Clarke’s use of Bakhtin’s concept of the carnavalesque is often very apt: the ‘popular’ parodies at the Tavern of the Seven Sages in Ostia and Pompeiian taverns, are images of reversal: social class role, language and bodily function (120-132). Clarke’s discussion of ‘making fun of elite intellectual pretensions’ at the Tavern of the Seven Sages, in Ostia is one of the most convincing sections of the author’s book. These are clever parodies of the Seven sages, who instead of being like the ‘statues that Roman viewers would see in the villas of the wealthy or in lecture halls’ (125), are here, in a place where common people ate, drank and chatted. Solon the Athenian, for example, has Ut bene cacaret, ventrem palpavit Solon (‘To shit well Solon stroked his belly’) and Thales of Miletus Durum cacantes monuit ut nitant Thales (‘Thales advised those who shit hard to really work at it’). Clarke explains with much care, the different labels, and rightly argues that this is a good example of the Bakhtinian angle on the class struggle between elite and ordinary men: bowels and parody!

In Chapter 7, Clarke’s comic interpretation of the small paintings found in the House of the Menander in Pompeii (Regio I, 10, 4) is highly convincing. These are parodies of known mythological stories (e.g., Theseus and the Minotaur, Pasiphae and Daedalus, Marsyas and Athena) through the use of dwarfs with deformed bodies. Clarke argues that they were for close viewing. These dwarfish heroes are ‘marginalia’, incongruous figures on the edge. 6

Clarke also discusses a parody of Augustus’ well-known use of Roman founding myths, especially Aeneas and Romulus, to support his dynasty. This amazing painting was found in a zone called the grottoes of the Masseria di Cuomo. Aeneas, carrying his father Anchises and holding his son Ascanius by the hand are all dog-headed apes with huge phalluses. Although the painting with Romulus is badly preserved, it would seem that he was similarly parodied. It is a shocking parody and Clarke, convincingly, explains the presence of this scene within the context of a Pompeiian resentment of Roman rule, and especially Augustus’ dynastic pretensions. This image was well-known in Greece too, and was parodied all the same in the 5th century B.C. where no underlying political satire is needed to understand the images, 7 but in the light of Augustus’ overbearing use of Roman myth, this Pompeiian parody probably did have political connotations. Clarke describes a plausible ancient viewing in the following way: ‘the patron who commissioned the painted images of the ape-Aeneas and ape-Romulus was fed up with his [Augustus’] propaganda. He or she happily laughed at these parodies and knew that guests invited into the room where those images formed part of a decorative frieze would also laugh at them’ (154).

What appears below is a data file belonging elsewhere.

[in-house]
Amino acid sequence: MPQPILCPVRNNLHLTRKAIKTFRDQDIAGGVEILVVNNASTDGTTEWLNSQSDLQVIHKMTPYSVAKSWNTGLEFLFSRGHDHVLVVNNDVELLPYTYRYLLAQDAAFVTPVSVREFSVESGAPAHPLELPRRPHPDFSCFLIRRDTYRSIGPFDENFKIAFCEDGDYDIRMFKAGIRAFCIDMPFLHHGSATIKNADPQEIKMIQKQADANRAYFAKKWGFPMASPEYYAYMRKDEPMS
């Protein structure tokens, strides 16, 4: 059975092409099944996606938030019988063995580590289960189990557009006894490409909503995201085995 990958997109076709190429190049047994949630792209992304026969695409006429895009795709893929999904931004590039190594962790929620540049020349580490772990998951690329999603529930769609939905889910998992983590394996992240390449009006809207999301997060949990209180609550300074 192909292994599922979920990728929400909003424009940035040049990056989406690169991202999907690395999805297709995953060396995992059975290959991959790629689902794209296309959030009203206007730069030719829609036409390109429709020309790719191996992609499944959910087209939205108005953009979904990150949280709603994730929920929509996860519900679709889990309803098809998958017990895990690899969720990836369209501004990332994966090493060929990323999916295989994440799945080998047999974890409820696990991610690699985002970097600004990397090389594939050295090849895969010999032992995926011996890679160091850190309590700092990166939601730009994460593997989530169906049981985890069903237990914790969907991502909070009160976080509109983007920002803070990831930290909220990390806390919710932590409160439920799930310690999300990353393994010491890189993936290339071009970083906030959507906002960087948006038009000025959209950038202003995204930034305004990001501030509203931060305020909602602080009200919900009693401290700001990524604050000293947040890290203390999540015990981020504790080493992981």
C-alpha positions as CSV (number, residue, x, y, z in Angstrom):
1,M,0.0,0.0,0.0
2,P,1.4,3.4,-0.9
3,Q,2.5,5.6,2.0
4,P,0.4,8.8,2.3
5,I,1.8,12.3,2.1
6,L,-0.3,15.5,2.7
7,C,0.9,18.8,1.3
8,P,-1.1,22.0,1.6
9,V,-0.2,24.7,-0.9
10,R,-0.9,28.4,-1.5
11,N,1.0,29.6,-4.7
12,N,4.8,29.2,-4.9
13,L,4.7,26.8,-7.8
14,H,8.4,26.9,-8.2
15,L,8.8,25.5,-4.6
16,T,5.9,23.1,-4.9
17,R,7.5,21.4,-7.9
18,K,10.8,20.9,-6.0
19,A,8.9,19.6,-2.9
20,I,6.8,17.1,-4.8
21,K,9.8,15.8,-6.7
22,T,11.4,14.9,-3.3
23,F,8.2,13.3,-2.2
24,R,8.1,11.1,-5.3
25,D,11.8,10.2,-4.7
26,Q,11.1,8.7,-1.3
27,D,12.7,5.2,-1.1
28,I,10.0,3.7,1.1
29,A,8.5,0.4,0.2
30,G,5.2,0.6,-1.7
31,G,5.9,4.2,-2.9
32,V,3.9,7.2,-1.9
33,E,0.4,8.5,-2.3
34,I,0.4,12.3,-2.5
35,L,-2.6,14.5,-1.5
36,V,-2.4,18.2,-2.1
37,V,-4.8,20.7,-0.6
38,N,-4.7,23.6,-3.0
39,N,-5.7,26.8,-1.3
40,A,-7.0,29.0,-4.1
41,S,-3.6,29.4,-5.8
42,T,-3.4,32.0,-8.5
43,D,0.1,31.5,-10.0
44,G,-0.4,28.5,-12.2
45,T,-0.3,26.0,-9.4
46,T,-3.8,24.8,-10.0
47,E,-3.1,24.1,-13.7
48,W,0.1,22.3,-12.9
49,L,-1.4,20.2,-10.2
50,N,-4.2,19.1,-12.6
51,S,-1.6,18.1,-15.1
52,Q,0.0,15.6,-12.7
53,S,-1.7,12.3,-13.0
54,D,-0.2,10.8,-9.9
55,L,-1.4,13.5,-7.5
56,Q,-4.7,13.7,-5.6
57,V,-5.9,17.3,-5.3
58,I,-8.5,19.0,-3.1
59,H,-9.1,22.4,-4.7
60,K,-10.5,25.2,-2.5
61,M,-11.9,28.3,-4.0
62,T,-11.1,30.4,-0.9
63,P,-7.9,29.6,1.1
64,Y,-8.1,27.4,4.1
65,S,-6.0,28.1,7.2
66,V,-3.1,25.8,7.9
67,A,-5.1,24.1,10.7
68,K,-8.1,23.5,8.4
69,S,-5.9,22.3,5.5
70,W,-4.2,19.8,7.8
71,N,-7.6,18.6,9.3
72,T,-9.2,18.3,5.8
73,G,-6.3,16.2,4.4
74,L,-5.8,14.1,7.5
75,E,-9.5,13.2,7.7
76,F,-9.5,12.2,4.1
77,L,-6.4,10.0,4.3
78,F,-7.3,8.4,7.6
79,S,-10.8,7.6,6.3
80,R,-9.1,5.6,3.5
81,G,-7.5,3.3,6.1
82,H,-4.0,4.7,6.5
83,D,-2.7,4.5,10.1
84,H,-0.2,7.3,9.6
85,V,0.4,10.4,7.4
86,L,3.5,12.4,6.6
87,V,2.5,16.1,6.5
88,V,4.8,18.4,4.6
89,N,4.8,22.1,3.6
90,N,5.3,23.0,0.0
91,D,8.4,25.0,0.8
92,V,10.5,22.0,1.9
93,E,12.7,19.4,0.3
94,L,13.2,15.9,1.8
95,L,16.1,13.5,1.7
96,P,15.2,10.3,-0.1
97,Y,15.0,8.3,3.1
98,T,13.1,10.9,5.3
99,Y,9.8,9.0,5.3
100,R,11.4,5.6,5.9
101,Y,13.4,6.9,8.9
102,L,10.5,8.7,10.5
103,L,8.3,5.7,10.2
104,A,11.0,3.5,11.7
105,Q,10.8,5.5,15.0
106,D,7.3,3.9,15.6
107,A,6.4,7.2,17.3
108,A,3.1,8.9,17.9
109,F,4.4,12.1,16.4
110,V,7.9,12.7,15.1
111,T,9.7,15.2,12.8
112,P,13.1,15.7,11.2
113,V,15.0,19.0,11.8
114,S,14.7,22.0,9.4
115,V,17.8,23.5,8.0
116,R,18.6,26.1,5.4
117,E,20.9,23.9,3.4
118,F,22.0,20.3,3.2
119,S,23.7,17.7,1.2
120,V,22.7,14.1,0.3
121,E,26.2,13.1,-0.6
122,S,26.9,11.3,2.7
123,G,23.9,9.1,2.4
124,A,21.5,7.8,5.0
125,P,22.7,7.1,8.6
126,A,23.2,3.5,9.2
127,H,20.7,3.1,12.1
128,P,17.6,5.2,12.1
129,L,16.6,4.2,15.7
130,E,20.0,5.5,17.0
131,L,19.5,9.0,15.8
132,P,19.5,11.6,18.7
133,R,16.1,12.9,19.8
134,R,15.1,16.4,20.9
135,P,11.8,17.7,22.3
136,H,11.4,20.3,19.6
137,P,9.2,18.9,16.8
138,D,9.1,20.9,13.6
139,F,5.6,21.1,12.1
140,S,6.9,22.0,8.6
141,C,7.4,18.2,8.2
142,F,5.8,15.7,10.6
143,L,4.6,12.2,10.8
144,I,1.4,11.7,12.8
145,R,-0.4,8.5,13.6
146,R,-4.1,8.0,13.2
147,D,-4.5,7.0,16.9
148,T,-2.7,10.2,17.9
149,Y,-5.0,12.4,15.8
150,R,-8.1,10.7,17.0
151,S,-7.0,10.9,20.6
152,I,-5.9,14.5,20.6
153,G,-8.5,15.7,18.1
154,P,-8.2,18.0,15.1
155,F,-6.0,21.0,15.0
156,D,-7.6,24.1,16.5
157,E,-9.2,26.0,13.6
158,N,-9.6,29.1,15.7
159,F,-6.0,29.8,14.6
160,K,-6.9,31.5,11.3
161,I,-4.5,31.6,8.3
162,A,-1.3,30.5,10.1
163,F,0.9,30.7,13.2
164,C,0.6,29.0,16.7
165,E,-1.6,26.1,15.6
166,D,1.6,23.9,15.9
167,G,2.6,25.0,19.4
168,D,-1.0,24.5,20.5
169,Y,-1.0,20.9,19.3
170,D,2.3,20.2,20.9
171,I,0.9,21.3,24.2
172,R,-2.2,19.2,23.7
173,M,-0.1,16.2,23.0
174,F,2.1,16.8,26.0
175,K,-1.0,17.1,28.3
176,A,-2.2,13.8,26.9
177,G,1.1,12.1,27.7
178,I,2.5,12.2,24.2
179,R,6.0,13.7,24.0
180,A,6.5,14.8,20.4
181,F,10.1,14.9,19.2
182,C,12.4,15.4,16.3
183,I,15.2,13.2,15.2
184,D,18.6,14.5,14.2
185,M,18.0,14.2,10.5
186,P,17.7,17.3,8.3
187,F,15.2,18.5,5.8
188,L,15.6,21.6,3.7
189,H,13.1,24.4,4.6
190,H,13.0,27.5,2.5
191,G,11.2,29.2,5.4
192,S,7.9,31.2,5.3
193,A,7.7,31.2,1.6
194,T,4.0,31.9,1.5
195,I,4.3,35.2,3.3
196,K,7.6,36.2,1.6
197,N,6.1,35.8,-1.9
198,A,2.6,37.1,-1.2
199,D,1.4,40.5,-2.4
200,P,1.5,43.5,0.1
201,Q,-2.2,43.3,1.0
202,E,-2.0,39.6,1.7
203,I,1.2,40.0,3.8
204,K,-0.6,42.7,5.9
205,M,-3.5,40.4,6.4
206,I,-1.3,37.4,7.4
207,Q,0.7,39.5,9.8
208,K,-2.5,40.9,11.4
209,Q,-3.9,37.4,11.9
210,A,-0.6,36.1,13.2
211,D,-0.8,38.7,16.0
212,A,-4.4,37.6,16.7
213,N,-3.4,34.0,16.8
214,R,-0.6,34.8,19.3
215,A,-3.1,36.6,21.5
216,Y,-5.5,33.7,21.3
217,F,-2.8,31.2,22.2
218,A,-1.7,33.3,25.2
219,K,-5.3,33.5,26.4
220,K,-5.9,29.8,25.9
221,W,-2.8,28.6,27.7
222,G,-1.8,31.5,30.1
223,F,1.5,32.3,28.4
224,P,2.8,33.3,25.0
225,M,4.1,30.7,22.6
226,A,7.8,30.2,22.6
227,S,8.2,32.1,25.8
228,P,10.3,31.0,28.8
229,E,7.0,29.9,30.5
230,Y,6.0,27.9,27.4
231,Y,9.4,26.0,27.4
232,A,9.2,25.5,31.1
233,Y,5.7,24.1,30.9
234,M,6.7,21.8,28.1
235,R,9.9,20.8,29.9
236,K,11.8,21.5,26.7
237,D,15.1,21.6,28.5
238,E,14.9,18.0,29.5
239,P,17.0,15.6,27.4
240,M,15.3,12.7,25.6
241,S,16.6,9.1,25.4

Part 3, on sexual humour, is a shaky one in some respects. Clearly our view of sex is different from that of the Romans and Foucault has clearly shown that sex is an eminently cultural act. But to extrapolate, as Clarke does, that most Romans were unabashed by sex scenes seems a little exaggerated. I would argue that, just like the Greeks, the Romans held a strong belief in the separation between what is done and shown in public and what is private. Just as the author argues that certain comic scenes would not be found in the main atrium but in the more private sphere of the house, the same should be said about explicit sex scenes.

The comical interpretation of some sexual scenes must be right: Clarke describes a situation comedy scene on a small terracotta lamp, fig. 79, with Leda having sex with Jupiter the swan. The funny detail here is Cupid helping out the couple by pushing the big bird ‘into’ Leda. One only wishes that Clarke had offered us many more scenes from small terracotta objects like these.

Clarke then considers a scene with Pasiphae and Daedalus in the House of the Vettii (oecus p, north wall, Regio VI, 15, 1) to be comical, because he is presenting her with the wooden cow on wheels which resembles toy animals on wheels made for children. How else was the painter to show the fake cow? A scene from the tablinum h, north wall, of the House of Lucretius Fronto in Pompeii (Regio V, 4, a), shows Mars and Venus on a bed. He is holding her breast. Further to the right the presence of Vulcan can be reconstructed from his exomis. The story is funny to an extent in Homer ( Od. 8.265-365), but Clarke may have overinterpreted the humour in this painting.